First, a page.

A Shared Economic Framework in 3 Simple Steps

What is a shared economic framework? 

First, it is needed for “economic” decisions – any exchange of time, materials, goods, or services that requires  a supplier and a demander to agree upon a shared understanding of value. In microeconomics, we discuss this about goods. Through exchange using currency, they attain to an equilibrium price.

The further we get from material goods with well-understood pricing in a stable currency, the less likely we are to use a shared economic framework. We see this frequently in information products. From insuring events of dubious probability to bundling free mobile apps with existing operations, an inability of the consumer to properly evaluate… value. That, in turn means they can only establish willingness-to-pay based upon conformity with previously paid prices. 

This allows entire industries to mature into homogeneous – nothing but plain vanilla – product offerings. This is increasingly dangerous as additional information products and services are bundled, compound information asymmetry. 

Occasionally, it becomes doubtful if anyone can make a rational economic decision. The consumer doesn’t understand the complex product or the value stream necessary to produce it. With no understanding of US-China relations, microprocessors, operating systems, coding, or information economics, millions with a high school education are expected to make rational decisions about a pocket supercomputer that is nearly sorcery. 

However, this problem begins much earlier. In digital and tech products, this problem starts within the organizations that create them, long before being exposed to the market.

Information asymmetry – the possibility of one side to know much more than the other in an exchange – begins early and within each value stream creeps in very often. It happens on multiple fronts. Between the business model planning and funding mechanism and its market there is an inability to properly signal for proper valuation. Moreover, neither the business-side product designer or the marketplace consumers are likely to be fully equipped for rational exchange of complex, sophisticated, new technology.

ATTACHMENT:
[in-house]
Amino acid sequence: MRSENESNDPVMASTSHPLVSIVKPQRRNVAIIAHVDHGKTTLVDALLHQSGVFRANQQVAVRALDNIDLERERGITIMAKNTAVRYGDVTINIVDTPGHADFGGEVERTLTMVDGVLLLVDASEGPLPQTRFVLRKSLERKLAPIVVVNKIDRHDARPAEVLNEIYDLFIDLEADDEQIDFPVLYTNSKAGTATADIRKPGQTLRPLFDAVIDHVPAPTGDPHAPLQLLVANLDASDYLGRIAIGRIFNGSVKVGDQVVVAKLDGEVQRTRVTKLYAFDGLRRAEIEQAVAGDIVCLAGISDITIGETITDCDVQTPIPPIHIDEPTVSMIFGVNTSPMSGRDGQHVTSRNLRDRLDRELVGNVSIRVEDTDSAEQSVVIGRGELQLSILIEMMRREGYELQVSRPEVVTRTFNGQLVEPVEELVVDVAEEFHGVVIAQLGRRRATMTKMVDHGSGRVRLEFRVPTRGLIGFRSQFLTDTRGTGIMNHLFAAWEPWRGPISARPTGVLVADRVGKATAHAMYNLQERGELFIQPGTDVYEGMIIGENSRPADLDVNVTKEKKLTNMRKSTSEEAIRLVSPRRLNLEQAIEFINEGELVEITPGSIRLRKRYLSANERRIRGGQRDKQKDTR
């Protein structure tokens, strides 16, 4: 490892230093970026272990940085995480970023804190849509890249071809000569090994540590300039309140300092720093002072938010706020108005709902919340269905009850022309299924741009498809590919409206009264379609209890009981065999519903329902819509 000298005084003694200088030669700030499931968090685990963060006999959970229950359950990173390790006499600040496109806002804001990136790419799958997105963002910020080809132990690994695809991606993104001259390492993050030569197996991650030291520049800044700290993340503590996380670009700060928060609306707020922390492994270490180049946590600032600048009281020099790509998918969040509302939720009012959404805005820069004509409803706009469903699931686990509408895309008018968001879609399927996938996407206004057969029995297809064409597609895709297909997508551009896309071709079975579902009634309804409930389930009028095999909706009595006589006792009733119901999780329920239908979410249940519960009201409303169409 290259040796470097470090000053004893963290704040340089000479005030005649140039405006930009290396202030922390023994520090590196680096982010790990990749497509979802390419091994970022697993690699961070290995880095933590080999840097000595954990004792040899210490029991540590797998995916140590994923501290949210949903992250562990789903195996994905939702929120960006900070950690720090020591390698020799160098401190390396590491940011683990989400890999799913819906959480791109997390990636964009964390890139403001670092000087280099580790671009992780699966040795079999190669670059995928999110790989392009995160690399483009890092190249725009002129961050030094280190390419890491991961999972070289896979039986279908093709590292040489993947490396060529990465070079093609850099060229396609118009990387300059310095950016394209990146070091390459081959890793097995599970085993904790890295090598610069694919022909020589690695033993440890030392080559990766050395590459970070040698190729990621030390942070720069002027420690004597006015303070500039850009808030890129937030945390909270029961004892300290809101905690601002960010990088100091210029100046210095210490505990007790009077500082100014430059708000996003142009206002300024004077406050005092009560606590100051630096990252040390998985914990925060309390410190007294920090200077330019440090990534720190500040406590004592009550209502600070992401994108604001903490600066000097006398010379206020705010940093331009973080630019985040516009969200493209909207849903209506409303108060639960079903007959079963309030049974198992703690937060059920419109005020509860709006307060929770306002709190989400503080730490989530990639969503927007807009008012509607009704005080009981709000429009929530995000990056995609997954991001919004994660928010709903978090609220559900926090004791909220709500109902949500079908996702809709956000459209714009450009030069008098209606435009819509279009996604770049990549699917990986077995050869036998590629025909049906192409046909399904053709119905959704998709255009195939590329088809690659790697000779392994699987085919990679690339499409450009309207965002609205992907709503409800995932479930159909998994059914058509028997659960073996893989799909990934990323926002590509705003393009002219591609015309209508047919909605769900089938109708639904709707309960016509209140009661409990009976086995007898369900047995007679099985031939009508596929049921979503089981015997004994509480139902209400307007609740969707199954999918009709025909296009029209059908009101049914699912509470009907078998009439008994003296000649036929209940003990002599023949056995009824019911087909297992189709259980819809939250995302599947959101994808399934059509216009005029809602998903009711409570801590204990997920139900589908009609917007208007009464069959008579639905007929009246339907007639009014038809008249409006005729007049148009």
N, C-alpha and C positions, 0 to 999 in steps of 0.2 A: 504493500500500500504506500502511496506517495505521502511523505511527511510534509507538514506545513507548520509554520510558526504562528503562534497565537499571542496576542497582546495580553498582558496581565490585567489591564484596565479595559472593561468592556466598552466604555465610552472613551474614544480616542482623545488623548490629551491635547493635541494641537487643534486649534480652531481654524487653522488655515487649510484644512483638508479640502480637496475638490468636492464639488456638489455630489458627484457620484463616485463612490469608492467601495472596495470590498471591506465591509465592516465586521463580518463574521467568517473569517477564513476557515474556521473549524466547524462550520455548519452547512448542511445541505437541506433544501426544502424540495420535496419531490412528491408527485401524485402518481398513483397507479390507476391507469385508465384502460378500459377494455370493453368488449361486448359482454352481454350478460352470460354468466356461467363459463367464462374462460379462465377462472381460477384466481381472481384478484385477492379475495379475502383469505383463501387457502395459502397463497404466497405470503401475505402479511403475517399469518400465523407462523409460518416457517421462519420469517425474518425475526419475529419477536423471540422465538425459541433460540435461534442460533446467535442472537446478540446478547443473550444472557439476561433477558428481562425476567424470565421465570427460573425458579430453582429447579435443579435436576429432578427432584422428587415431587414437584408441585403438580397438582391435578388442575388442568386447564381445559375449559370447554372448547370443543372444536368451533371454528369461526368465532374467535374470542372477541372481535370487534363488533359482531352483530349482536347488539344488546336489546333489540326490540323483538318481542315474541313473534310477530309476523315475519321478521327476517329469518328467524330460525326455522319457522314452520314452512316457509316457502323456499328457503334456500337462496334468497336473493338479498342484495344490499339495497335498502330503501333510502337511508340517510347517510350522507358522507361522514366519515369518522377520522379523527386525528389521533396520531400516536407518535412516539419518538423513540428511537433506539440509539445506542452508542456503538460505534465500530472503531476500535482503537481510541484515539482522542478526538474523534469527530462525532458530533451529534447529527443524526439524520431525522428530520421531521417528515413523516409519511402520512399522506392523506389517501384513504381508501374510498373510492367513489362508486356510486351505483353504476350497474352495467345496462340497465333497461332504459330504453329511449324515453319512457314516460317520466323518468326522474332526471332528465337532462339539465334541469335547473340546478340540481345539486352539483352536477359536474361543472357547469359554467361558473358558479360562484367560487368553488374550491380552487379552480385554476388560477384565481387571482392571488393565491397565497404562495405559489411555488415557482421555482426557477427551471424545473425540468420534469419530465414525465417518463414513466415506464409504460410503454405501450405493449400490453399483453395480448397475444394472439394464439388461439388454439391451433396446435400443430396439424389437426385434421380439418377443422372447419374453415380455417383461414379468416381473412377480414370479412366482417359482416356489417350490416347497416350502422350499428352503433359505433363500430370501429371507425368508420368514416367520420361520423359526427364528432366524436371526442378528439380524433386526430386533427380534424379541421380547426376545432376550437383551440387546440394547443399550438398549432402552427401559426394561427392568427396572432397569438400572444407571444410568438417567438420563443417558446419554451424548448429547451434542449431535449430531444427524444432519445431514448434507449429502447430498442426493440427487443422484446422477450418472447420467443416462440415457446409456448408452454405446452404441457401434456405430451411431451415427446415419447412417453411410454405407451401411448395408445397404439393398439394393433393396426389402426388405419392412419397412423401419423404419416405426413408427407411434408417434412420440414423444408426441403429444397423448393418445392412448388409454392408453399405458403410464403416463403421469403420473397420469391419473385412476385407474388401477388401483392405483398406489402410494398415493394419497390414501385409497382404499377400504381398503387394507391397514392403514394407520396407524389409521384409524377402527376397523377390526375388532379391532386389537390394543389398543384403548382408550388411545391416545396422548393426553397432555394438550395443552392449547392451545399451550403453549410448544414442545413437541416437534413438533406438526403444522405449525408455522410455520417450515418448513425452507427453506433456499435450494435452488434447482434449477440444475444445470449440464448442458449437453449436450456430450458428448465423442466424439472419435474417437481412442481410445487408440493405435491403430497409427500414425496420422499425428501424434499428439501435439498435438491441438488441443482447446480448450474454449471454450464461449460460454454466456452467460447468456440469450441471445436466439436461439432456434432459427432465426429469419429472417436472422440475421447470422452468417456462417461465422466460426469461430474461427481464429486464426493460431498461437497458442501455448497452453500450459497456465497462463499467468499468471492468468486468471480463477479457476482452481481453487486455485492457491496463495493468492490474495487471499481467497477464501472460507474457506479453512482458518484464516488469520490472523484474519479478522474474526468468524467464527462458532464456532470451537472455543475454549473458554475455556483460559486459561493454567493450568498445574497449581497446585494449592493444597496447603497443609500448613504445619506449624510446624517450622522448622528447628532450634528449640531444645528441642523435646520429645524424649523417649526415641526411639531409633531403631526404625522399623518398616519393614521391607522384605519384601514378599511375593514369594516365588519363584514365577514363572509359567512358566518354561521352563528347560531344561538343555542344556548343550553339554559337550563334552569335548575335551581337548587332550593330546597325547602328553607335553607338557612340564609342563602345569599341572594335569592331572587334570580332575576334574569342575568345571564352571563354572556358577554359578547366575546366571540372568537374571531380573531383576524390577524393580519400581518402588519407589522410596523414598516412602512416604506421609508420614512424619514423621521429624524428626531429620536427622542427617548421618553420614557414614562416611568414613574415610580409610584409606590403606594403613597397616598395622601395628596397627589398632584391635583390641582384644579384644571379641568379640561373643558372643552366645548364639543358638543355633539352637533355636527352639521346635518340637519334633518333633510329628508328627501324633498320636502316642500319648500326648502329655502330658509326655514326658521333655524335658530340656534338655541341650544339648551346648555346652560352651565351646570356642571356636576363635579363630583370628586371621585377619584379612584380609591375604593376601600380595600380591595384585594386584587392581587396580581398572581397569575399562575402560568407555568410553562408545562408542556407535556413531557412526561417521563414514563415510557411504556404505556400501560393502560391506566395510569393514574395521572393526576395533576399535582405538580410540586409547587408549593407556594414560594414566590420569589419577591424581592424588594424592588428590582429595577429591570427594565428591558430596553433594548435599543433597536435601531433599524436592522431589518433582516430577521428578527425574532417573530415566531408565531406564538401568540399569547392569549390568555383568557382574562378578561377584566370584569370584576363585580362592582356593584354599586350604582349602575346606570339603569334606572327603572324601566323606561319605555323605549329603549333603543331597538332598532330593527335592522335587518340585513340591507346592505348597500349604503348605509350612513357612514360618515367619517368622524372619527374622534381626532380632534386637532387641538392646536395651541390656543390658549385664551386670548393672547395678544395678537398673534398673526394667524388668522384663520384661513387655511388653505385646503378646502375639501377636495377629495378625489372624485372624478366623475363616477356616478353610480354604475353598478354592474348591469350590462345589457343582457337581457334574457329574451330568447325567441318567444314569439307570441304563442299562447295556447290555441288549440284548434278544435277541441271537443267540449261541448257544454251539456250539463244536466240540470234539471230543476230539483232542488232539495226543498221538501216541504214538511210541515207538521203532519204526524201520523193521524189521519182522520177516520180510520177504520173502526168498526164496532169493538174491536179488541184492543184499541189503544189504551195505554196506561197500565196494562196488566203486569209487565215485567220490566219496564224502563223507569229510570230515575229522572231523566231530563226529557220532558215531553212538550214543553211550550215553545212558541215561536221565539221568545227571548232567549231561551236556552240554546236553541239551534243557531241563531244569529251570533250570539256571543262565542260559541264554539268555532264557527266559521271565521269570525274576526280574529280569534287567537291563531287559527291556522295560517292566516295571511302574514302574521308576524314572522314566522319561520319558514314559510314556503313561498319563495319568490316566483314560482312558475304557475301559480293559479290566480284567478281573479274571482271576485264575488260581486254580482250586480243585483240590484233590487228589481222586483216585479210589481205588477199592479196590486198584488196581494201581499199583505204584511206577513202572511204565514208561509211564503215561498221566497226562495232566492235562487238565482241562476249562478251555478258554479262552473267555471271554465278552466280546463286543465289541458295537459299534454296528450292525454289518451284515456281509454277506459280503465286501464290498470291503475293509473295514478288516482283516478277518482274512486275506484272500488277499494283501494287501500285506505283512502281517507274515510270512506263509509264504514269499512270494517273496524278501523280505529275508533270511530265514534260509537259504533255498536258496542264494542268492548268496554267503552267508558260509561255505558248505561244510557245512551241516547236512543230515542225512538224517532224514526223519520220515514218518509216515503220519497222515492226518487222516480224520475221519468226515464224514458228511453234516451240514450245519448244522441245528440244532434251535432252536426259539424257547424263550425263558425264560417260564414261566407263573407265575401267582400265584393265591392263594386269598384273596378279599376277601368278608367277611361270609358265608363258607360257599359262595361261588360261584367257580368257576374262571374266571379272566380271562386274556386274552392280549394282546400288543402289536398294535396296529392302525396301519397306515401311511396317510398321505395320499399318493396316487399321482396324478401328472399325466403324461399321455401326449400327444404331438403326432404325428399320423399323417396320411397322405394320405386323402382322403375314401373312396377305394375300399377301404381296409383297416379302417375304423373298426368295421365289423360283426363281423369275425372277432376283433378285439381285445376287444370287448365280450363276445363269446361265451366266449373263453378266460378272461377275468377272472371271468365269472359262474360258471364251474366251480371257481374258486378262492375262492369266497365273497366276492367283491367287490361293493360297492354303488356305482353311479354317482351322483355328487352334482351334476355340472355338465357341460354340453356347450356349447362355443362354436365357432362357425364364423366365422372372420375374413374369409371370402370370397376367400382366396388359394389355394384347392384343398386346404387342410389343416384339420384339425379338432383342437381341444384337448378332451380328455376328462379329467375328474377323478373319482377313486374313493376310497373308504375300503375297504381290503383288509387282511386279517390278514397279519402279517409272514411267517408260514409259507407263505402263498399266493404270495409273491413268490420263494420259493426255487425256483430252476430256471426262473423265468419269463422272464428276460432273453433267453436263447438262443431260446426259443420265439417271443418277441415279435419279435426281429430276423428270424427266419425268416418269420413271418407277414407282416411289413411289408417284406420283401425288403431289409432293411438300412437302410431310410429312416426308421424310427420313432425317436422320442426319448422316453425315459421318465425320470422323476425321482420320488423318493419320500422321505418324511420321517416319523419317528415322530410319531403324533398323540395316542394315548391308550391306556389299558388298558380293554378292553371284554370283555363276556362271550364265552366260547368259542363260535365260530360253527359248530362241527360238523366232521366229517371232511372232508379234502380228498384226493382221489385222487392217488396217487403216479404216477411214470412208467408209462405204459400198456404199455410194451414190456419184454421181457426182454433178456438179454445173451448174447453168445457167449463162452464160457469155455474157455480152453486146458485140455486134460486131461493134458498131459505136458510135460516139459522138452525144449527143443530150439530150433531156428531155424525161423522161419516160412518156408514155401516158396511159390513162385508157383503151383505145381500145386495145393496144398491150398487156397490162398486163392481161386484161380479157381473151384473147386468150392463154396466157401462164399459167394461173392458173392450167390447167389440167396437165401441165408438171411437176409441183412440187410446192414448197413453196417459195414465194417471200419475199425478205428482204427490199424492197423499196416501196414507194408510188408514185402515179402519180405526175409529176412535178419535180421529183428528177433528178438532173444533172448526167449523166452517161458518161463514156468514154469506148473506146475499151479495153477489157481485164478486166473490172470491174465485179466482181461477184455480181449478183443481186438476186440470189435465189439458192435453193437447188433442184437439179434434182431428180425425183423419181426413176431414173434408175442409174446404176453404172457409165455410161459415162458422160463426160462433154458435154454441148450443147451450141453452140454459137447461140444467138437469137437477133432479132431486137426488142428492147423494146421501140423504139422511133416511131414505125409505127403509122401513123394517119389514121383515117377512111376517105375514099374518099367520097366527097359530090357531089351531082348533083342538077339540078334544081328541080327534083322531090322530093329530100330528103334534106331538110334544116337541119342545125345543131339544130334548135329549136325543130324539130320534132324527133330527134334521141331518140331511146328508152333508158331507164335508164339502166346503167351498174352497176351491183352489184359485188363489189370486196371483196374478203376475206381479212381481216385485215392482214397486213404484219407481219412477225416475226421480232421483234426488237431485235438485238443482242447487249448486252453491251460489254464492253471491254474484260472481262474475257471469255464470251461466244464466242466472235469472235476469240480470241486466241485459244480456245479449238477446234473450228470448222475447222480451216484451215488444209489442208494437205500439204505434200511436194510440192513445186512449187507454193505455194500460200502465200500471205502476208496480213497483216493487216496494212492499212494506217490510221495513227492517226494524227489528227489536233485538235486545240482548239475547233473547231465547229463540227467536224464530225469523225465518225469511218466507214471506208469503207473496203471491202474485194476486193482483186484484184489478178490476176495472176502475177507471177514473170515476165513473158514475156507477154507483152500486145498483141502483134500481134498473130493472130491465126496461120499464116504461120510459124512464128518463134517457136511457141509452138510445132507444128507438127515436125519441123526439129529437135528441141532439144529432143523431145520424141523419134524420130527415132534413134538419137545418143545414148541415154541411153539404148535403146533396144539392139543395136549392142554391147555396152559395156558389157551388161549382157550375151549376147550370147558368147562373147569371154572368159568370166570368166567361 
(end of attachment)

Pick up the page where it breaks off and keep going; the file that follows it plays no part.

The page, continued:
In fact, it is safe to say that such a market is imperfect. Information and competition cannot work effectively to establish equilibrium price.

Even deeper within the value stream, the problem continues. The product marketer  suffers from business-to-technical information asymmetry with the development vendor or IT organization, and vice versa. 

Neither is speaking the same language. 

A shared economic framework attempts to extend beyond money to actual value. It creates a shared understanding of how centimeters translate to miles and how yards translates to millimeters.

A shared economic framework is an “exchange rate” for ideas that cannot otherwise be understood.

Between SWOT analysis and Git branching, between lifecycle profits and architectural runway, we can find exchange values for ideas. Sometimes we can look at strong proxy signals like completion rates and canary metrics to find a balanced understanding of value creation. Other times, we can use relative estimation and workshop-based collaboration to ensure that even if we lack numbers, we at least take time for conversation.

So here are the steps:

  1. Have the conversations to find out what you don’t know and how to translate “value”
  2. Establish product-oriented metrics that represent whether or not decisions are on the right track. 
  3. Start from the assumption you are wrong and imperfect, then prove this assumption incorrect. 

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